Meeting with two local personalities from the music/street-art “off” scene. We meet at the coast, on the beach lie the long, colourful wooden boats (pirogues) of the native fishermen. A wild mixture of materials and smells. “Mud Boy” shows us around his old neighbourhood, self-confident, gliding on inline skates, together with “10,000 Problems”. We take a look at the first murals (colourful, representational, thematic) on the house facades, alongside the ocean road with its heavy traffic. He also shows us the works of the “Illustrator”, well known in the neighbourhood, including inside the entrance to his house. Black-and-white drawings made with cigarette butts, leftover bits of charcoal, etc., mostly figures, heads and lions. Sombre. We make a couple recordings, but it’s more a thing for the eyes and the nose, ordinary urban noise. We enter a market hall (Marche Tilene) and encounter a million flies, 300 people: merchants, shoppers, 4 sonic explorers and a mentor and Mud Boy, 10,000 Problems and his dog, which everyone is scared of. The sense of smell is tested to the limit, the eyes see dead meat and lifeless fish. No recordings here, as we pass through quickly. To understand a place like this, one must adapt all of one’s senses.
We visit a weaving mill that belongs to an optimistic female entrepreneur who produces furniture and fabrics. We are greeted at the entrance by wonderful people. A young woman named Lika and her greying boss. The sort of boss that does every operation good. The carpenter’s shop is in front of us. Without exception, the men are wearing dust masks, we record sounds later on. The looms, to be operated manually, are upstairs on the second floor – we record their clacking and whirring. No one is bothered by our actions. From time to time, solitary men naked from the waist up exit the washroom blithely, on the way home or back to the weaving loom. Lovely recordings are captured here. Our two guides lead us to an additional hall on the other side of the street. Here we find the large electrically driven power looms using a punch card system. Several Spanish models from the 1970s/80s/90s. The machines are actually not being used on this particular day, but the workers perform a couple rounds for us on their steel instruments. I feel transported to another time. At the exit, a man boils tea on a gas burner and in the hall next door a solitary Chinese man seems to be doing gymnastics atop mountains of cardboard and canned goods.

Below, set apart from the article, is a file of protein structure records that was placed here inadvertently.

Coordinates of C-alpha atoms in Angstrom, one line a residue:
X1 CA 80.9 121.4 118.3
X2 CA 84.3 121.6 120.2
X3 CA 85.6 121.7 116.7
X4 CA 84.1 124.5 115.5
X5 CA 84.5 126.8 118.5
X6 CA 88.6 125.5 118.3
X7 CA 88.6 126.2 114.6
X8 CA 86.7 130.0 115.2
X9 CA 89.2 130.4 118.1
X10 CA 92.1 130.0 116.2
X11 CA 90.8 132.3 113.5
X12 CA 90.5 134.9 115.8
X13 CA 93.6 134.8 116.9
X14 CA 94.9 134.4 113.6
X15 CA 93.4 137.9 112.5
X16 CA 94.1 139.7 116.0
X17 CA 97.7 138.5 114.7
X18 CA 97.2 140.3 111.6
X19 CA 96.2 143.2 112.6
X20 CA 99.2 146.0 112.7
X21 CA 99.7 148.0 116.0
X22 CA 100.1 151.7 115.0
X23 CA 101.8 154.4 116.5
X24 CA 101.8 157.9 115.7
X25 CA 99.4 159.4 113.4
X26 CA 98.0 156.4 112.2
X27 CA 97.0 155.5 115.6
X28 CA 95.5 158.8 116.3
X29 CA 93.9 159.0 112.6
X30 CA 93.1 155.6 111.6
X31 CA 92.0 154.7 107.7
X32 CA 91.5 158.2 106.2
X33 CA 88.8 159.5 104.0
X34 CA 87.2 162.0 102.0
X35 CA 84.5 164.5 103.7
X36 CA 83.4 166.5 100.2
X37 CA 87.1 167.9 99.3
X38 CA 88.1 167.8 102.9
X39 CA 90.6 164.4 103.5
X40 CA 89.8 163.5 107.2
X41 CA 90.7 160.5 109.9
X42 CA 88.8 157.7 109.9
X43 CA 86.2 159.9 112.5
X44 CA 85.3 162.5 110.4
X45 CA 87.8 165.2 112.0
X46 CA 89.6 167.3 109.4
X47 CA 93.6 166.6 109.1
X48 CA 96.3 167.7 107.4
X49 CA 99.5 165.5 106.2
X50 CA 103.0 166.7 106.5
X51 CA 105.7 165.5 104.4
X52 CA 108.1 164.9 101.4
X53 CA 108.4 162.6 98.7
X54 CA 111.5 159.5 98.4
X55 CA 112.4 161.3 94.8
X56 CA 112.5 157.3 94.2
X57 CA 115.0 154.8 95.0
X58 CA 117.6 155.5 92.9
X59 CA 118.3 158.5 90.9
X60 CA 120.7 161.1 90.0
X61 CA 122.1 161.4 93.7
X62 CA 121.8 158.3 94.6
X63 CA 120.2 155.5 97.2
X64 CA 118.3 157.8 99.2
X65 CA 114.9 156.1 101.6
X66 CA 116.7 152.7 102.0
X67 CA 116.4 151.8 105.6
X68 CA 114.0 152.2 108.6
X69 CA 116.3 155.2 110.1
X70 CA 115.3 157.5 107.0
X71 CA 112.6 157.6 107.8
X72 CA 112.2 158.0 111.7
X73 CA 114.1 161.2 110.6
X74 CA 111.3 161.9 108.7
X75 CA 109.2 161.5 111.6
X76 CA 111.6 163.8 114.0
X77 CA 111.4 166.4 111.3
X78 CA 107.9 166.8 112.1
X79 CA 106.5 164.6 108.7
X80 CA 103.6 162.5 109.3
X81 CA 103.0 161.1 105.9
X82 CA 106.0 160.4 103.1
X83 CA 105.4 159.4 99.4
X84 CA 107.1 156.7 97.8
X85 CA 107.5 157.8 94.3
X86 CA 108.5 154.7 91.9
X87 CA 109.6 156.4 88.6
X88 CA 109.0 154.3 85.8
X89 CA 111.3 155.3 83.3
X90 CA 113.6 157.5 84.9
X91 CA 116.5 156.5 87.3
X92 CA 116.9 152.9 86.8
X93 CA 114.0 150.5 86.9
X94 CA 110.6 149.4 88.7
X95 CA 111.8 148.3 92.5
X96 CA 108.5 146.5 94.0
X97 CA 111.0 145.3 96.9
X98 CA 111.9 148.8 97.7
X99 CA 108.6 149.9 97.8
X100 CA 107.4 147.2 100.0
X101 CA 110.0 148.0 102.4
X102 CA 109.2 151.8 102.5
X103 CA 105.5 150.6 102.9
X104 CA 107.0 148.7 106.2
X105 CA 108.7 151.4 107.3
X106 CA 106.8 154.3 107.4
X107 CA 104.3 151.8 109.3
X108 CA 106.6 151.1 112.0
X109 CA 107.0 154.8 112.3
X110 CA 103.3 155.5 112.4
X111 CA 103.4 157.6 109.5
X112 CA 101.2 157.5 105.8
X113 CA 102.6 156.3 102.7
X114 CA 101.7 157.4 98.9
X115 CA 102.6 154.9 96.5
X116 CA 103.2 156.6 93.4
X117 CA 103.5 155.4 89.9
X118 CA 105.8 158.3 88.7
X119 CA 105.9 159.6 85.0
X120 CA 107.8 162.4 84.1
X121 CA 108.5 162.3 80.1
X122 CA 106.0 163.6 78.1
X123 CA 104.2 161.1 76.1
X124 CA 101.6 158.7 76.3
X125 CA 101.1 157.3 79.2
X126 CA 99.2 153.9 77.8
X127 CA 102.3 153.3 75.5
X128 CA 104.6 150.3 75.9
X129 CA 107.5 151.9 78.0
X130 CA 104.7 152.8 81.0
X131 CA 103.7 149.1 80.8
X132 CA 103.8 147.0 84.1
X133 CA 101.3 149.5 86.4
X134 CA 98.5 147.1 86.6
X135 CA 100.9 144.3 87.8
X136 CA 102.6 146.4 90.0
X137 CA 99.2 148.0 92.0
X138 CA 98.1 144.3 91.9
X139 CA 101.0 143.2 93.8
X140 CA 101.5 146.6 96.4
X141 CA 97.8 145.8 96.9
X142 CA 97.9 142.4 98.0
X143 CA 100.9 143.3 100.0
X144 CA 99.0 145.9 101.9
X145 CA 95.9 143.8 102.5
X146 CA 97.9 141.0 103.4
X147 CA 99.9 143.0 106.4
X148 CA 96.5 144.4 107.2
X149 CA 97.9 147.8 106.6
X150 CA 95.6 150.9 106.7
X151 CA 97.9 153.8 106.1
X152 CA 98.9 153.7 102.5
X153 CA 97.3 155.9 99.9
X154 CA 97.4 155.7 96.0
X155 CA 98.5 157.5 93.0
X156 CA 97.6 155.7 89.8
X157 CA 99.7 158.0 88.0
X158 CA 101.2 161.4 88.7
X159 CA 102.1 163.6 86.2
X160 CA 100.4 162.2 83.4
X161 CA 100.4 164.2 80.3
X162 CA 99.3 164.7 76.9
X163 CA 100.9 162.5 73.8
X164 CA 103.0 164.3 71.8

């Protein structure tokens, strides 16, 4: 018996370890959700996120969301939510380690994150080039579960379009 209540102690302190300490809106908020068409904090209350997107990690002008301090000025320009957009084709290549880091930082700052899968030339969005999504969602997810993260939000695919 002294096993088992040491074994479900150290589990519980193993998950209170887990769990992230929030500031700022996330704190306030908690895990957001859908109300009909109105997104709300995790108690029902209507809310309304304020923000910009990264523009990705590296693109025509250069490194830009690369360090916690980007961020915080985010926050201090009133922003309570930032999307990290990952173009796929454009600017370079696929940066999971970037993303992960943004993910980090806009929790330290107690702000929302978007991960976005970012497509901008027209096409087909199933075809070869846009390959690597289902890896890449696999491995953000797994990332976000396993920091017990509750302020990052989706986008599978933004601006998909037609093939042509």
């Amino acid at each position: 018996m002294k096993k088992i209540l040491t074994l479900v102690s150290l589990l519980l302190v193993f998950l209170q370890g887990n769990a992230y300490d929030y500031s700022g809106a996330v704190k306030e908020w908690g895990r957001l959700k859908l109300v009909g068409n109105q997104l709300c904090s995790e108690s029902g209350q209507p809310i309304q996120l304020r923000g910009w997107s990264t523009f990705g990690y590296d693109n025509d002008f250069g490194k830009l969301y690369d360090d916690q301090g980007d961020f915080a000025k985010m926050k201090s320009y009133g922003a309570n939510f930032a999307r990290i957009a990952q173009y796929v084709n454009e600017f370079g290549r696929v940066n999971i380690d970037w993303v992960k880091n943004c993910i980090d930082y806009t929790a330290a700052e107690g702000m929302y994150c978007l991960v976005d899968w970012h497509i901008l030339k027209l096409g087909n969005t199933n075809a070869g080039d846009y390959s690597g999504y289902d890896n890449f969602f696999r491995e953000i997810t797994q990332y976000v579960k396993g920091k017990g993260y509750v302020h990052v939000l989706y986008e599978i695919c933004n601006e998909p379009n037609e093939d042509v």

Exchange of Goods, Exchange of Ideas, Exchange of Cultur
Experimental sound works in the open studio. How does one react to what one has experienced, the city’s sounds and the visual impressions? Does one rely on tried-and-true methods or search for new techniques, for other formal languages and unfamiliar sounds?
The grant recipients have primarily limited themselves to trying out new things.Exploring the city together, markets etc., searching for materials. Undertaking excursions together.
When one travels to a place like Dakar in Senegal for four weeks, one should give thought to how to open up to the other, how to adapt one’s self and search for the unfamiliar. Every country, every city has its own habits of seeing, its own smells and sounds (ambient background noise). Sometimes they resemble the things that one already knows from other places. That’s why one should dive in deeper, research more precisely into the special nature of the sounds on the ground there. The grant recipients spent 1-2 weeks getting their bearings and reflecting on which materials they would like to work with, culminating in a presentation in the open studio. Then, in the third week, they tried out materials in the studio, experimented with them. The difficult thing here was departing from habitual strategies and developing new strategies for this new place – for a site-specific intervention that examines Dakar’s urban sound phenomena.